Suspecting something hideous was occurring, I took Sven to the lovely folks over at Volsaab in Derby (I don't think they exist anymore). They couldn't find anything wrong with it and so started the biggest problem with Sven. Periodically, the ignition would be dead - nothing. Then give it a few minutes and it'd be fine. This is not so bad on a Sunday afternoon but when you're late for work it's agony. And when you give your car a persona and a name you can't help but feel "he" is just fucking with you on purpose.
I finally got to the bottom of the ignition problem after a drunken friend of a friend overheard me discussing it and declared he could fix it "in 5 mins". Which he did. Something to do with the starter motor.
But by then, Sven had all manner of other problems in the engine department that were slowly turning him from an excellent vintage car into a nice extension to my lounge in that he was very comfortable to sit in but didn't go anywhere.
I finally relented and put him on EBay where I received the princely sum of £31 from a mechanic and his Dad from Wales. The EBay listing fee was £22. I treated myself to a takeaway with the proceeds and bought an Astra Estate with blacked out Barry windows that smelled of cum from an "adult entertainer" I went to school with.
The last I saw of my Saab 900 was on Pullman Rd in Sneinton, where I lived and where I left the aforementioned mechanic trying to get it started to take it away. I didn't look round, I just gave him the keys, took the money and walked away. It was a sad moment. It wasn't there the next day so he must have got it moving. A quick registration check shows it's not around anymore though, unless someone with a sense of humour put a personal plate on it.
This has been my only (so far) foray into classic car ownership and it dented my wallet and my heart severely.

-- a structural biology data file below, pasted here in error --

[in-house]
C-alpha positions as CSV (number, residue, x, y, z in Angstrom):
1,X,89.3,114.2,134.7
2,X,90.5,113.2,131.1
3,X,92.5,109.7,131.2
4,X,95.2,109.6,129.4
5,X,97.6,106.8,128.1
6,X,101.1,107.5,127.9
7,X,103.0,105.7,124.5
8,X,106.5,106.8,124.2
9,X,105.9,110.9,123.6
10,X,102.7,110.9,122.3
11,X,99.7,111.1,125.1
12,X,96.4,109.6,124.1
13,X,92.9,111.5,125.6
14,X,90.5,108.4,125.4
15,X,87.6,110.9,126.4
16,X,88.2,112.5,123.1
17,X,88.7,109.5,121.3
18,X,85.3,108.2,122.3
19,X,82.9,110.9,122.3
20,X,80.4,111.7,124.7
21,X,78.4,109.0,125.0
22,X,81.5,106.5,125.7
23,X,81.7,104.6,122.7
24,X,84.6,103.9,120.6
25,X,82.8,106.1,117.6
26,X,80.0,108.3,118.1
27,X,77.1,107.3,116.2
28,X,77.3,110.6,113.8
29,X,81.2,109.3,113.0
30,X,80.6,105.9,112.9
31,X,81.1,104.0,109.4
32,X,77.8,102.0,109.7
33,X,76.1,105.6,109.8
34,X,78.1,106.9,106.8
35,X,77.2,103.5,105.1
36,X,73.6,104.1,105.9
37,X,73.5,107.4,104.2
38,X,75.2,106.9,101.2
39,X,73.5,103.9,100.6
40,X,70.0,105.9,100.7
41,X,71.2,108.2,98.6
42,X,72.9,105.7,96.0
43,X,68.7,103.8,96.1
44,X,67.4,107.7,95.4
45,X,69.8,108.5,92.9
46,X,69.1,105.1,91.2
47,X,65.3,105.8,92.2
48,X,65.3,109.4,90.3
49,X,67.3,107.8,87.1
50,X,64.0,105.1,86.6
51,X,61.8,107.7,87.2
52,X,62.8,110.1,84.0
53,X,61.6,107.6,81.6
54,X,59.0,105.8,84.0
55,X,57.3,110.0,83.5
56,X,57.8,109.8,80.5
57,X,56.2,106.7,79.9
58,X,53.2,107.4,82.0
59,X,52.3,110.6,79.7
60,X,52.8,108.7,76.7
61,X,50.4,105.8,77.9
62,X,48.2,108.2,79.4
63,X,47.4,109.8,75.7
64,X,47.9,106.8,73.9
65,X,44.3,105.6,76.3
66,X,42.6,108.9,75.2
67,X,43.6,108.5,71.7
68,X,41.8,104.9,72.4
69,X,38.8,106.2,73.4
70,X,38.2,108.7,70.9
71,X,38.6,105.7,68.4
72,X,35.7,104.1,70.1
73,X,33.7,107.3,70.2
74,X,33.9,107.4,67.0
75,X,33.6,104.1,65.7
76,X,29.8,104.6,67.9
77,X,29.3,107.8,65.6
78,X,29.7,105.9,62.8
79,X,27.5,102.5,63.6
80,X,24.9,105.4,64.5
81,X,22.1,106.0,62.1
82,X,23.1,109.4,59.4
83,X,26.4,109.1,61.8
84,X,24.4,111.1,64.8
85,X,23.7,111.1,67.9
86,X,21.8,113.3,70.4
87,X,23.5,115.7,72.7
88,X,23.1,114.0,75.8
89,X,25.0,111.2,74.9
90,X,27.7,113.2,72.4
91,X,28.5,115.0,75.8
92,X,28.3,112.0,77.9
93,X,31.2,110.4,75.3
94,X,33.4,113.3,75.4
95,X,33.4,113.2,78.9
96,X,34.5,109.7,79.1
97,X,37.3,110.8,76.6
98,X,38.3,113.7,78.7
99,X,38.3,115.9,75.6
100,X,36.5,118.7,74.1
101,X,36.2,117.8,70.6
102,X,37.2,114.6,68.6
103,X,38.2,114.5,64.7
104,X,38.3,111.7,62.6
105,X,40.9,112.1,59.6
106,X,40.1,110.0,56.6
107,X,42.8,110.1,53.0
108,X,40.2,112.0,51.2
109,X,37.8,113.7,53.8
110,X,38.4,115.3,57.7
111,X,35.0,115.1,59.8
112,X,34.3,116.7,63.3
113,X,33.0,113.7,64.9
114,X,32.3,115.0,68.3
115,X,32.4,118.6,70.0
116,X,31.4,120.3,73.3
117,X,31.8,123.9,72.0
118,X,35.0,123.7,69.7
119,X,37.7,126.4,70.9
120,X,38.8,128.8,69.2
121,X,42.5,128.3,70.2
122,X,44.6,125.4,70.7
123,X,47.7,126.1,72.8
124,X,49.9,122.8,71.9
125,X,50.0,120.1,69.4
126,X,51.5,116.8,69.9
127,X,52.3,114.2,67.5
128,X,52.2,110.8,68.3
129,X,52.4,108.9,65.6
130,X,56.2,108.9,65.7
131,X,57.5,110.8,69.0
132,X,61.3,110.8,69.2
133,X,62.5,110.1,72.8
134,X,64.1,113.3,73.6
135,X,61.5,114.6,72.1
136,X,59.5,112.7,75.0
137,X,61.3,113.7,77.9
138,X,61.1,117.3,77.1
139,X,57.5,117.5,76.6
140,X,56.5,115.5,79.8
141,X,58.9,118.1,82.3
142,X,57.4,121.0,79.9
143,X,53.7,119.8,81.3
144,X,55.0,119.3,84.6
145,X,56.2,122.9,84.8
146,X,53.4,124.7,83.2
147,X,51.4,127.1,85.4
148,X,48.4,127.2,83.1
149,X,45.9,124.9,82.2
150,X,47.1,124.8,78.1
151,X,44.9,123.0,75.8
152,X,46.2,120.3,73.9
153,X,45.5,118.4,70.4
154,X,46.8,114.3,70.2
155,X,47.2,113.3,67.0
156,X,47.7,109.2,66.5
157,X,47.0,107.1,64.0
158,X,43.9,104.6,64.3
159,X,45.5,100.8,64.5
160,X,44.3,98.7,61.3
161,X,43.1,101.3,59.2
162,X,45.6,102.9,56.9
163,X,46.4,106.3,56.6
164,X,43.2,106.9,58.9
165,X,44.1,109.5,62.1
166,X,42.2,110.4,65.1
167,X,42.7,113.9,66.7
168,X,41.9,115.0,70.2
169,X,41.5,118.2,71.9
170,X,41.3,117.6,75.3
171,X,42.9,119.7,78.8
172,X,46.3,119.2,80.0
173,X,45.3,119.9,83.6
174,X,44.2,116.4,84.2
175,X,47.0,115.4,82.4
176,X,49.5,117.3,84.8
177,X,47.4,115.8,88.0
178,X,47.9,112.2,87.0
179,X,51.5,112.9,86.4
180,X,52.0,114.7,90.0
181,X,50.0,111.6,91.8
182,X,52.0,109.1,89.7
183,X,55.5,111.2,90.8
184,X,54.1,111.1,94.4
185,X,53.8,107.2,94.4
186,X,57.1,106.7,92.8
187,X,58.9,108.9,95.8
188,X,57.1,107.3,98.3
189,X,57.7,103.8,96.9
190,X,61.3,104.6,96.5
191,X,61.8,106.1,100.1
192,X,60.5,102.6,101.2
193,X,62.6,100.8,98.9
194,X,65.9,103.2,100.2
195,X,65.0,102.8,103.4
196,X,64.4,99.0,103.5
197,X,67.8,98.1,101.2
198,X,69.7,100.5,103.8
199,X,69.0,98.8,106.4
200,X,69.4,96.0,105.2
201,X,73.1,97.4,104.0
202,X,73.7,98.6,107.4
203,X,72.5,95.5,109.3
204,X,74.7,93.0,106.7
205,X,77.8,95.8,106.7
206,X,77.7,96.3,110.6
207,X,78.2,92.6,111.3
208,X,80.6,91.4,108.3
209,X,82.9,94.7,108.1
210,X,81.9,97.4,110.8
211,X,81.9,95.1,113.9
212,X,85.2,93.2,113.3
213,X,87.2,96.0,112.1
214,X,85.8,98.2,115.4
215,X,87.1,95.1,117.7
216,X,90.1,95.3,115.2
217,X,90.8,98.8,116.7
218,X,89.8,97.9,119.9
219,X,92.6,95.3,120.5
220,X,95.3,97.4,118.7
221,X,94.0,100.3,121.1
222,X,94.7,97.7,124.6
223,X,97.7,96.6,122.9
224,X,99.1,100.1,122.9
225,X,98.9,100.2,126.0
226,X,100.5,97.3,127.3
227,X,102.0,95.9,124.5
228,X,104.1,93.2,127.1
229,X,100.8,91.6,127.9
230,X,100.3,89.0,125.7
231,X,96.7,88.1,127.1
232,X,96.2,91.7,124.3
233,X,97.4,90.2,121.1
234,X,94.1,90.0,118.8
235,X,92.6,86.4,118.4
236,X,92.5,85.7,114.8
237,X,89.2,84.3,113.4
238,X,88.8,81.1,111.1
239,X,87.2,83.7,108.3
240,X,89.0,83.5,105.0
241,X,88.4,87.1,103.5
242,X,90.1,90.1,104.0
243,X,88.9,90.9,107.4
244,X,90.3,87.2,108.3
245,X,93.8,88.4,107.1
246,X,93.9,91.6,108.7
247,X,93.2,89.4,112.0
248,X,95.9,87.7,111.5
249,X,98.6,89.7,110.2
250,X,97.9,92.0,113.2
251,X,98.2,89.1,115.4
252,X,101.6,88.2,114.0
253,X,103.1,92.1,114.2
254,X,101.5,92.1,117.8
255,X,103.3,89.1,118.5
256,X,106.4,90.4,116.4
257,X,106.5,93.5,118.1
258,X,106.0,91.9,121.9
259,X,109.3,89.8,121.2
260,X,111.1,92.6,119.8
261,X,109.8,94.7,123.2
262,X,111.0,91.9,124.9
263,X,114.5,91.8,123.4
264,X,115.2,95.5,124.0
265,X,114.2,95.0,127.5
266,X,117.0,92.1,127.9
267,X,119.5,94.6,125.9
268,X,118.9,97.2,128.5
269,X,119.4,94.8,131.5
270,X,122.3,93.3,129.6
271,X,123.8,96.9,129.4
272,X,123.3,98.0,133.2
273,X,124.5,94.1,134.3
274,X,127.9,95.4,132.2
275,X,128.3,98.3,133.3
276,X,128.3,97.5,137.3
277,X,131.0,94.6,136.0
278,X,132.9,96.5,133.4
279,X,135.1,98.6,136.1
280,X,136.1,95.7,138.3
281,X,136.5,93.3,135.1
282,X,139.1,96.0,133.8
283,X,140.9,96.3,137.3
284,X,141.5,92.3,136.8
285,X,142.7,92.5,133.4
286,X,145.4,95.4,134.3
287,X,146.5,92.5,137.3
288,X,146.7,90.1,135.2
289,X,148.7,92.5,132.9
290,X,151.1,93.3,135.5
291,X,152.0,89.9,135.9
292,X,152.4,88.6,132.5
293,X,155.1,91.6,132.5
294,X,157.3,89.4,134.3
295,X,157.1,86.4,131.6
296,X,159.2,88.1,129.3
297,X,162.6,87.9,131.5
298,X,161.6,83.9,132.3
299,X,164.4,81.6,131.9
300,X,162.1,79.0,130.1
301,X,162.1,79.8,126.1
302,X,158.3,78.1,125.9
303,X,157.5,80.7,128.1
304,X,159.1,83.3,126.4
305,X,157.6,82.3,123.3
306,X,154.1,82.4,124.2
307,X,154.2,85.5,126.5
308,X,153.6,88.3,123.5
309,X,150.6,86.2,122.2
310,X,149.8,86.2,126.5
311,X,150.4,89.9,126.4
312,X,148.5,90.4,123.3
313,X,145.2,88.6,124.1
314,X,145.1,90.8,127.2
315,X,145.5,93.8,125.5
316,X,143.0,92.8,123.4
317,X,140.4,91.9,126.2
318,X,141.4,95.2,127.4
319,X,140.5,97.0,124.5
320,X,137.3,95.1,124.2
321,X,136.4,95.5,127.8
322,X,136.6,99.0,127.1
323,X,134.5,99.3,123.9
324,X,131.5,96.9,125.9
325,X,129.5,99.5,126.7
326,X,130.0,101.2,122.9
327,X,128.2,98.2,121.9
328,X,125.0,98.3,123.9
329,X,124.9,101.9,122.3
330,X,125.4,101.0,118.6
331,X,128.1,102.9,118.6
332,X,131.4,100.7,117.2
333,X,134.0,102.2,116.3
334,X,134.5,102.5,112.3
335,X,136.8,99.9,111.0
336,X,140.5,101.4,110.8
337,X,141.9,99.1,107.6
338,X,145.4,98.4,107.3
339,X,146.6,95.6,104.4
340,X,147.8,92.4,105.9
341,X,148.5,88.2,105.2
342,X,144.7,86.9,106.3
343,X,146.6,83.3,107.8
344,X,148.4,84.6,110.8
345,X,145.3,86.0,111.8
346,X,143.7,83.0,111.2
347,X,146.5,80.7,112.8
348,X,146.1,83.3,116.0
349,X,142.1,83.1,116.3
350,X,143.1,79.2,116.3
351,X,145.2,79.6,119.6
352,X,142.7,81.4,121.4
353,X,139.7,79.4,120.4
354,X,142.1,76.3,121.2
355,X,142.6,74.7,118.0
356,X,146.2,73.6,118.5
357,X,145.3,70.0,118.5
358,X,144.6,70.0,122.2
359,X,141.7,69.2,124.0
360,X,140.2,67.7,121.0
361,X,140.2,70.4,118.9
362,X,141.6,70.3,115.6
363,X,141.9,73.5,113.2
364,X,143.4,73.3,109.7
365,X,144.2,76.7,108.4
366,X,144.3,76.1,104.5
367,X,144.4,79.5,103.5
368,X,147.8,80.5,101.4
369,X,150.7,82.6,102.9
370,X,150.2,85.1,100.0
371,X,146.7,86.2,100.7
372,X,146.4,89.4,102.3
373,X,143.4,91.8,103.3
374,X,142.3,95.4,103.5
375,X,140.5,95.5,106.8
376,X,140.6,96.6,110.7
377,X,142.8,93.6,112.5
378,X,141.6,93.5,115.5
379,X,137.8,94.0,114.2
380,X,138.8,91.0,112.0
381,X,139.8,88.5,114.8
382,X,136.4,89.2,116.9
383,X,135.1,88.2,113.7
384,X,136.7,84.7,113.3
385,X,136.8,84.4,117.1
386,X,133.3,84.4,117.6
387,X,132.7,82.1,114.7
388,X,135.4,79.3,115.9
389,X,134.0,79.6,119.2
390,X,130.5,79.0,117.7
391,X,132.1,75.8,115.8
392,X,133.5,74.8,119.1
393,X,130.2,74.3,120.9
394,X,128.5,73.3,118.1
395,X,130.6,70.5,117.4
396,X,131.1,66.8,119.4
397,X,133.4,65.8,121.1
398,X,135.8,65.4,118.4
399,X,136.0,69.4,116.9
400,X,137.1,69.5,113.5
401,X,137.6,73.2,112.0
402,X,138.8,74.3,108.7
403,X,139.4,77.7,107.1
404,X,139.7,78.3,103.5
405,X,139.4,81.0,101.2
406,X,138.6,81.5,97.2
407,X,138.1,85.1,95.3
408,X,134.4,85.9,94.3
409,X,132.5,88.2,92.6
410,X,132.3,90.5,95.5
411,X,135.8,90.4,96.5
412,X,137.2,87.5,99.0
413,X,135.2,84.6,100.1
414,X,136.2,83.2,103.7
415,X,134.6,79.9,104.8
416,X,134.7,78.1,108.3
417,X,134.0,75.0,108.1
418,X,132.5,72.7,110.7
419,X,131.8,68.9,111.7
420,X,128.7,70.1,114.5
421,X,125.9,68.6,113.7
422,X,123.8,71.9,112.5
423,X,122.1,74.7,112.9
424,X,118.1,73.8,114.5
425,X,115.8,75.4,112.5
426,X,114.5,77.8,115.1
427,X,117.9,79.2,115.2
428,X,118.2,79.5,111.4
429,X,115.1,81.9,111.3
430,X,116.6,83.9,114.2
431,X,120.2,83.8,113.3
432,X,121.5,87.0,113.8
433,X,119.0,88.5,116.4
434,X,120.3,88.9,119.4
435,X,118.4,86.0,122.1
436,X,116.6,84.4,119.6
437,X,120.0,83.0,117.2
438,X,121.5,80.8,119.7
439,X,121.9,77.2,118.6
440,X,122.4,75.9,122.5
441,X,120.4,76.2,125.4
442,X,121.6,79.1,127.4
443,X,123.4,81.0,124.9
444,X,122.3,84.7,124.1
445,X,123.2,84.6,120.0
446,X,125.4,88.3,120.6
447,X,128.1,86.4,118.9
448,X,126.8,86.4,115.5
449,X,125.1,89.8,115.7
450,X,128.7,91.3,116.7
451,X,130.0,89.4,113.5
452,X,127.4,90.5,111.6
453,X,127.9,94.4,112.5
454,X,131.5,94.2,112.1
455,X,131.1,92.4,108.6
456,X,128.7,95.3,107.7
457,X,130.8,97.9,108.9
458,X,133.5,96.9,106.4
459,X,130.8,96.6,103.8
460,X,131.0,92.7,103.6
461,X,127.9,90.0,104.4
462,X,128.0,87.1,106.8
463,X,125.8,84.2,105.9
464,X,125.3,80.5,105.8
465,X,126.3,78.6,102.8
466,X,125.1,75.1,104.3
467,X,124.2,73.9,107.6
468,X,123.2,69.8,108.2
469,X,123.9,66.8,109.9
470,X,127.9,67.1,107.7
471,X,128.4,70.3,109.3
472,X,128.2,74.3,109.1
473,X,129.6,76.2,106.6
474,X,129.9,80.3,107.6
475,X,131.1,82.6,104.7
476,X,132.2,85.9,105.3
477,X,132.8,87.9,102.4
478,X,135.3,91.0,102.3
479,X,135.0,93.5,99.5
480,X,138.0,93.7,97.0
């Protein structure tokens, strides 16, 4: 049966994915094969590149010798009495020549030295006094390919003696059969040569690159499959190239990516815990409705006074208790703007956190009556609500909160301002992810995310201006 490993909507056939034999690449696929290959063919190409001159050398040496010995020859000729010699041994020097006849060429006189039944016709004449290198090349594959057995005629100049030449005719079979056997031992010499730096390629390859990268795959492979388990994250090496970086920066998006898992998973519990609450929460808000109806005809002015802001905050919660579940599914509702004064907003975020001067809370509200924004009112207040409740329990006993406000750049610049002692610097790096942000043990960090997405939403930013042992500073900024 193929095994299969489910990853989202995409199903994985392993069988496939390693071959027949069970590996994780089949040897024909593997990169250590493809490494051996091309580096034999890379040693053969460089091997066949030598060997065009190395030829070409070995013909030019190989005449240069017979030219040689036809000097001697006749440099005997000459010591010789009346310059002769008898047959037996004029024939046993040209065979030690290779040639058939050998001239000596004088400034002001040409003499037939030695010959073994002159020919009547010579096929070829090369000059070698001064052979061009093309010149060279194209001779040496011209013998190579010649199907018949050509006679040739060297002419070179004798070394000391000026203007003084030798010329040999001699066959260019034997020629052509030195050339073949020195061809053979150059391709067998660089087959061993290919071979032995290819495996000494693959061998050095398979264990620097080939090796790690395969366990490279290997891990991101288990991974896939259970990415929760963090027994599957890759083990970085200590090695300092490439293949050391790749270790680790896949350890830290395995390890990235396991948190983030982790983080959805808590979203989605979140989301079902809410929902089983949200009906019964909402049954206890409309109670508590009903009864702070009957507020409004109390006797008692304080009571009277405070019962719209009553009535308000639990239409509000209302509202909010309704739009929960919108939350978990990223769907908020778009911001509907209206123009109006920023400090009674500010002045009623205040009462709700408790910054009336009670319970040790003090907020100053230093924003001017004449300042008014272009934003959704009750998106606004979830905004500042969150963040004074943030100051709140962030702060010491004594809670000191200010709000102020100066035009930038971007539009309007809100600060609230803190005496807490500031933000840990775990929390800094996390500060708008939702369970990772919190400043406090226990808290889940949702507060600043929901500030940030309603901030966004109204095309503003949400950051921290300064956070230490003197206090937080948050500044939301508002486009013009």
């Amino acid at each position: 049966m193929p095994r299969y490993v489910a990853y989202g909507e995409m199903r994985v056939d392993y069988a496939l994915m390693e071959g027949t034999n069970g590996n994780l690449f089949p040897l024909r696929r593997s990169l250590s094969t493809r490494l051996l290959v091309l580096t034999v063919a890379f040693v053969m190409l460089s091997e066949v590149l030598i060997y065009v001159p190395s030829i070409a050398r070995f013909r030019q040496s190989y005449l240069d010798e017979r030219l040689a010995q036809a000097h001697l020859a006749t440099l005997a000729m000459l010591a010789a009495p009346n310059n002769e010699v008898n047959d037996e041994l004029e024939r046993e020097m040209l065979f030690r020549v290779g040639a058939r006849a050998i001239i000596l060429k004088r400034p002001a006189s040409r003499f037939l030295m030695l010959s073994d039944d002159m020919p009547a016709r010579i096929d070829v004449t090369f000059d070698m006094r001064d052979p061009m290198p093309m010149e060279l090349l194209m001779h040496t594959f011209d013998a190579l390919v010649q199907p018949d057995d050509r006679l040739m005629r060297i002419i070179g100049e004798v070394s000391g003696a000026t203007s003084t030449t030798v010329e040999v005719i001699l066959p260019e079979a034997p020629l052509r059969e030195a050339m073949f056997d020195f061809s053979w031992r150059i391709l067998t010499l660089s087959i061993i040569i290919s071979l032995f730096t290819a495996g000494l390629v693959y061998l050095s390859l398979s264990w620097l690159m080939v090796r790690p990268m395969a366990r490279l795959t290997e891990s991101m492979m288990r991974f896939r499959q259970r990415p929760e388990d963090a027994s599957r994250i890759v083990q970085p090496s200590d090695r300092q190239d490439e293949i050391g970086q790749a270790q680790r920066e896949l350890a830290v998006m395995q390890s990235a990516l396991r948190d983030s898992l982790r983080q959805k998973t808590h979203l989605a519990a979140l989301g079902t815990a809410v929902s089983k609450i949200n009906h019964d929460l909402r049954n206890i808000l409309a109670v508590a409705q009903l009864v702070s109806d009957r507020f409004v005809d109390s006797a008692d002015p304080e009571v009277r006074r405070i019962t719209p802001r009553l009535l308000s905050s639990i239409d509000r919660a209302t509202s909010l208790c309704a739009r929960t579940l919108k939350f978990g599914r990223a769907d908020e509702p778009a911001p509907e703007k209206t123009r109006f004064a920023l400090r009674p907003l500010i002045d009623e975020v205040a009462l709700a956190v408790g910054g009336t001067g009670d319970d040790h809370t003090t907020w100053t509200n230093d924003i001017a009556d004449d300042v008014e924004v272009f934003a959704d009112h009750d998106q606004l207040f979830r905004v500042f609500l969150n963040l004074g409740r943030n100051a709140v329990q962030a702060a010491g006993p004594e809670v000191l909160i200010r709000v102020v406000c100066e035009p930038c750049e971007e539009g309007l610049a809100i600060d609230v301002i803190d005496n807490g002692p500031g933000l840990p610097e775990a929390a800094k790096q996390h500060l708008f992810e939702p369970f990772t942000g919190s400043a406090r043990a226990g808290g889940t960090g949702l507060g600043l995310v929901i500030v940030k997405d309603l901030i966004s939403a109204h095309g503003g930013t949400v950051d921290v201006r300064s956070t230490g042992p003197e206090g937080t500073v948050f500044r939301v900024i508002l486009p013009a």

However, despite it being the oldest car I've owned, it was also the fastest as I found out when I nudged 120 on the A1 before looking at the speedo. Prior to that I thought to myself "Wow, the Saab's feeling nice today". It felt better and smoother the faster it went. Pottering over Nottingham's speedbumps seemed to be slowly killing it, but wind it up on a straight stretch of road and it barely wobbled. I slept in it's cavernous boot on several occasions (Simon Feirn once managed to fit a mattress in there for a good night's sleep in Norwich) and I'd never tire of it's gadgets or it's front-hinging bonnet. It's also the only car I've ever owned that drew admiring glances from strangers. I was once at a party and people were talking about how rubbish modern cars were. A young lady piped up that the only car she liked was "the blue Saab on Pullman Rd". I nearly choked on my Red Stripe.

Sven - My Saab 900

So there you have it, COTD 2 is the Saab 900. I see a young chap driving a red one in Nottingham from time to time and a sharp stab of jealousy hits me as I notice him grinning in traffic. I don't think I'd ever ask him to loan me a fiver though. Or give me a ride anywhere important.

Value now: In 2006 it was £31.00 evidently. You can get a near-perfect one now for less than £2000 though.

Pub Quiz Trivia Fact: A 1989 Saab 900 SPG owned by Peter Gilbert of Wisconsin, was driven over a million miles, before being donated to The Wisconsin Automotive Museum.

Saab Central
Saab Museum
Classic 900 Group on Flickr
For Sale in the UK
You Tube